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Are Your Link-Building Techniques Google Approved?

Posted on 4.30.2014

Sure, link building is good for business. By having other companies link to a website, it can help prove authority, relevancy and even quality not only for the company it is linking to, but also vice versa. 

Link building, however, has some shady practices associated with it over the years. Google has a zero tolerance policy for Link Schemes – in which there are links intended to manipulate Page Rank or a site’s ranking in Google search results. But isn’t that just search engine optimization? Not really. Here are six questions to ask yourself to determine whether your link-building technique is Google approved. 

Is the link relevant?

To answer this question, another question needs to be asked; would you link to this site if Google didn’t exist? Does the link provide readers/users/shoppers more information that is relevant to what they are reading? If the answer is no, rethink the link. 

Real-World Example: For the unfamiliar, Website Magazine accepts guest articles from industry experts. We receive as many ‘spammy’ articles (that we reject) as we do high-quality pieces (that we accept). One of the worst we received was actually a terrific, insightful article on Web design which our readers would have loved. The problem, however, was that buried in the article was a keyword-rich link to “best business credit cards.” Obviously this had nothing to do with Web design (not relevant in any way) and had no business in an editorial article. This leads us to the next question.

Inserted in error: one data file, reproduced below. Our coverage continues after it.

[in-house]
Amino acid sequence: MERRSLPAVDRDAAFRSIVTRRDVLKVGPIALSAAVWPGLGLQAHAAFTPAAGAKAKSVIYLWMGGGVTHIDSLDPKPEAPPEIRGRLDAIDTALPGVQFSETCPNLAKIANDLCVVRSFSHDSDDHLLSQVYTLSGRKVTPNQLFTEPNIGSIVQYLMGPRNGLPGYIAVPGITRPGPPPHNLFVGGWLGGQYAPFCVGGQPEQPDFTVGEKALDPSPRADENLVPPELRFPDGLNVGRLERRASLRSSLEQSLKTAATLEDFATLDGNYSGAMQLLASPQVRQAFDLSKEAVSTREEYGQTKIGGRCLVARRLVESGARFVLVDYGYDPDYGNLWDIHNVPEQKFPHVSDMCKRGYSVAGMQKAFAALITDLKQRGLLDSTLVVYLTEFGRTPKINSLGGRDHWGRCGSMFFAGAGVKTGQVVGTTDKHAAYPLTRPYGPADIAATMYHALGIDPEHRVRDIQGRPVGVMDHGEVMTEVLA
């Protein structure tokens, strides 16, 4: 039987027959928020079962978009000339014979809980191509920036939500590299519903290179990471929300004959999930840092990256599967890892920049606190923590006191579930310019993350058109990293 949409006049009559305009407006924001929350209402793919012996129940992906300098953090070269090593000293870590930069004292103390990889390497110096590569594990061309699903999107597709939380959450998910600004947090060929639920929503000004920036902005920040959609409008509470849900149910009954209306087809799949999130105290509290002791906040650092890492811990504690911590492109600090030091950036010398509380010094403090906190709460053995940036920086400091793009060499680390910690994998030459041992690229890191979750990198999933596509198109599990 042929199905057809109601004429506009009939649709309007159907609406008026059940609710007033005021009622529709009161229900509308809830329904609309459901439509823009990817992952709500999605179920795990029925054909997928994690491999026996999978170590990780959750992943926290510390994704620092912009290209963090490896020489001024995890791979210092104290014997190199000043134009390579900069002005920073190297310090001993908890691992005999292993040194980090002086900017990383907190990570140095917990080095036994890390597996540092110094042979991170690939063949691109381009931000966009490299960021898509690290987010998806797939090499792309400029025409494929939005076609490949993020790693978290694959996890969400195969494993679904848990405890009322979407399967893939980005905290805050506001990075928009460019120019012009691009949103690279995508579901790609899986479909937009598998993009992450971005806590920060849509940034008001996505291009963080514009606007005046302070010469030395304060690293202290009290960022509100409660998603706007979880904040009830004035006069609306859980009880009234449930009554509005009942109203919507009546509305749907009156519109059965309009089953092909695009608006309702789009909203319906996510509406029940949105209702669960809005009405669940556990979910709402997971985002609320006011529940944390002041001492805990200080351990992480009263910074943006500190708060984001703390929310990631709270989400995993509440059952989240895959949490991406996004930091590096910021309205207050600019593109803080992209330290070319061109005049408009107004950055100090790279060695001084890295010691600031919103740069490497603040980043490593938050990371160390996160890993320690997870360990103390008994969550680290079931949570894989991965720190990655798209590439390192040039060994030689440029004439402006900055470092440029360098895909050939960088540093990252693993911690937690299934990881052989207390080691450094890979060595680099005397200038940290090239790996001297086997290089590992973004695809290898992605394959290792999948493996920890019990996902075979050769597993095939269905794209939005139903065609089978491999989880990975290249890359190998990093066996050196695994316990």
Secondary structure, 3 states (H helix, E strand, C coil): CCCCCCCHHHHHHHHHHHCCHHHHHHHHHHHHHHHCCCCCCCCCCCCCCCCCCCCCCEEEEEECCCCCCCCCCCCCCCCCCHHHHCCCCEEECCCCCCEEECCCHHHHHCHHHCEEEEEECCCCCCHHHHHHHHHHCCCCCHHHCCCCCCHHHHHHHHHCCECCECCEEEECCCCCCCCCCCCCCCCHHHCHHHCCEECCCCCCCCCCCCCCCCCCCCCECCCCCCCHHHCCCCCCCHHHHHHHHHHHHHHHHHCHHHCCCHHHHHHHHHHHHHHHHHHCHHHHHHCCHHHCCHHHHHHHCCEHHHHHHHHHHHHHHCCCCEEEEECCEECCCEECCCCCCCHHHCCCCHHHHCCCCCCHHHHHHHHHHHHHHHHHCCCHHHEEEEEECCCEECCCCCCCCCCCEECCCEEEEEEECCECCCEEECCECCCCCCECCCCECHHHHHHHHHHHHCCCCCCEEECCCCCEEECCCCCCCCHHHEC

What about keyword-rich anchor text links?

The same companies that author articles like the one mentioned above try to sneak in keyword-rich anchor text links. Even just one of these irrelevant links can be detrimental for a site's search engine rankings. Keyword-rich anchor text can also be hidden in forum comments or article comments. Site administrators should add a rel="nofollow" attribute to the tag. 

Are you linking to a “quality” site?

Quality is, of course, subjective; Google, however, has offered up some advice as to what defines a quality site and that includes page speed. While it’s probably not prudent to check every link’s page speed, professionals should make sure links are in working order. So, while there, if the page is obnoxiously slow, they may want to rethink the link. 

Did someone have to manually approve the link?

Chances are, if a site admin has to either manually enter the link or manually approve the link, the link is likely better in quality and relevancy. Of course that’s not always the case, but site admins that monitor comment sections of articles, forums or social media posts, are better off. It’s also a more valuable link to the person asking for the link. 

Is the link free?

Buying or selling links that pass PageRank is clearly a big no-no. This, according to Google includes exchanging money for links, or posts that contain links; exchanging goods or services for links; or sending someone a “free” product in exchange for them writing about it and including a link.

How often do you exchange links with this business?

Excessive link exchanges ("Link to me and I'll link to you") or partner pages exclusively for the sake of cross-linking, according to Google, can also negatively impact a site's ranking in search results.

 

 

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